Football: Daggers through the Heart by Zema; Norwich ...................... 1 Dagenham & R 0

The People (London, England), January 26, 2003 | Go to article overview
Save to active project

Football: Daggers through the Heart by Zema; Norwich ...................... 1 Dagenham & R 0


Byline: Jack STEGGLES

DAGENHAM'S FA Cup dream turned into a nightmare when they were hit by a sickening last-minute goal.

It was scored by Zema Abbey just as First Division Norwich had resigned themselves to a fourth-round replay at Victoria Road.

The killer goal came when a cross from Adam Drury deflected off Mark Smith to leave the Dagenham defence wrong-footed and fell invitingly for supersub Abbey to score.

It was the only way Daggers keeper Tony Roberts - who performed heroics - was going to be beaten and it was a bitter pill to swallow.

But the most relieved man was Norwich manager Nigel Worthington, who had given up all hope of seeing a goal and was facing the ordeal of a replay.

"Did we deserve to win? I think so but who cares? We are in the fifth round and that is all that matters," he said.

"We knew Dagenham would make it tough for us and that's exactly how it turned out. I have the utmost admiration for them and they are a credit to the Conference."

The dramatic finale left Daggers boss Garry Hill claiming: "They say football can be a cruel game and it certainly was today. I'm stunned because we did not deserve that.

"That late goal, which came from a deflection, brought back memories of our third-round game at Charlton two years ago.

"We were four minutes away from a victory there when Charlton snatched a deflected goal. And they say lightning does not strike twice."

A draw was the very least the part-time Bravehearts deserved after they fought Norwich every inch of the way.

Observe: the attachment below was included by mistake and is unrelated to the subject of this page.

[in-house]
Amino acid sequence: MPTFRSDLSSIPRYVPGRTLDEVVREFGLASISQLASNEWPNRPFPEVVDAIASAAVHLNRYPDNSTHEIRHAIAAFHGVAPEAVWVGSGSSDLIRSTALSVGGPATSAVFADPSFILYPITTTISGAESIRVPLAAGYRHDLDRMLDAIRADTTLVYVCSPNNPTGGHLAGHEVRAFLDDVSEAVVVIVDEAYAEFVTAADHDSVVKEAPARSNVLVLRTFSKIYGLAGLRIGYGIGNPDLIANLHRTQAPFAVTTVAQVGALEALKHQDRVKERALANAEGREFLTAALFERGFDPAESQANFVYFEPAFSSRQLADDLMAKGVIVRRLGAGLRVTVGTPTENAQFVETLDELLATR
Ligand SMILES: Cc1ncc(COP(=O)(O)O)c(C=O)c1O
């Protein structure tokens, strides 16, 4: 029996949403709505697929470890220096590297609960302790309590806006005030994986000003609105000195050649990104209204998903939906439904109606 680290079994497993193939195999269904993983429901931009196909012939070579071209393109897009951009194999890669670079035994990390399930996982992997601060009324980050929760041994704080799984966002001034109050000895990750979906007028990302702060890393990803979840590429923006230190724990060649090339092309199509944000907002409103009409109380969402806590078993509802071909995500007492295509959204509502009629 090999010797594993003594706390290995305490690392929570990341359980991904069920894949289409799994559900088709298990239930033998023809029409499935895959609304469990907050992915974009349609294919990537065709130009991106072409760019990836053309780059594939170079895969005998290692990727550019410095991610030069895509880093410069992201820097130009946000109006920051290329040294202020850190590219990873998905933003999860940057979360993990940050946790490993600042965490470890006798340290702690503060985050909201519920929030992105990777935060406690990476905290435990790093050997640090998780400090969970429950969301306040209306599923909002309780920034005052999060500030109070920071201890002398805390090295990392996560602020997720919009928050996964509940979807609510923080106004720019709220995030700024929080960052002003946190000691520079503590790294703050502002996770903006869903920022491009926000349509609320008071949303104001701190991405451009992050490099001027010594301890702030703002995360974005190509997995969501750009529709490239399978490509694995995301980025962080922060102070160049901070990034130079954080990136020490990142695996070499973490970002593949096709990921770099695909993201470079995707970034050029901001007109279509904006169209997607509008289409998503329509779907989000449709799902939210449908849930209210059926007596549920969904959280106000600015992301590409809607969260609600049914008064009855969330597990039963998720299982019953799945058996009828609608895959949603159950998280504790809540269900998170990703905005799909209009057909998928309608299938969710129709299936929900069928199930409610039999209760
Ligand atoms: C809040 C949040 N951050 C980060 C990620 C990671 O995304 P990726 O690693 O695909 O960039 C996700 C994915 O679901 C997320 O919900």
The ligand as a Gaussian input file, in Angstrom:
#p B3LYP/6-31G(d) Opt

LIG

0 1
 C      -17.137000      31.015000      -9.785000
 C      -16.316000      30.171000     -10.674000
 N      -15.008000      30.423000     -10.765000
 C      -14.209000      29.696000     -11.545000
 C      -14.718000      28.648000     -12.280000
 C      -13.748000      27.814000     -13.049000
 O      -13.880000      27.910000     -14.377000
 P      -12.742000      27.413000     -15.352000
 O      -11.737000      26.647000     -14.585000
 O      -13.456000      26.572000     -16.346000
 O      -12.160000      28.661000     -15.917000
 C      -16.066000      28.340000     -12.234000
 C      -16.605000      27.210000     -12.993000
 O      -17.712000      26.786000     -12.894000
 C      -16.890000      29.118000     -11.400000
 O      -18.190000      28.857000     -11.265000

There may be 74 places between the team in the First Division and the one in the Conference. But Dagenham bridged the gap in style.

Hill went on: "My players were magnificent and I'm proud of every one of them. They fully deserved the standing ovation they got at the end and if there was any justice we would be looking forward to a replay.

"We matched them man for man all over the pitch, defended well when we had to and in Tony Roberts we have the best non-league goalkeeper in the country.

"I couldn't see a problem as the game wore on. I looked at the clock and thought it was all over. When they suddenly grabbed a goal no one in the ground could see it coming.

"We are hurt because we always seem to get kicked at vital times. But they've got guts and courage and they will bounce back from this."

Chances were few and far between at both ends. But Roberts was the busier of the two keepers and kept Dagenham in it with some outstanding saves.

The rest of this article is only available to active members of Questia

Sign up now for a free, 1-day trial and receive full access to:

  • Questia's entire collection
  • Automatic bibliography creation
  • More helpful research tools like notes, citations, and highlights
  • Ad-free environment

Already a member? Log in now.

Notes for this article

Add a new note
If you are trying to select text to create highlights or citations, remember that you must now click or tap on the first word, and then click or tap on the last word.
One moment ...
Project items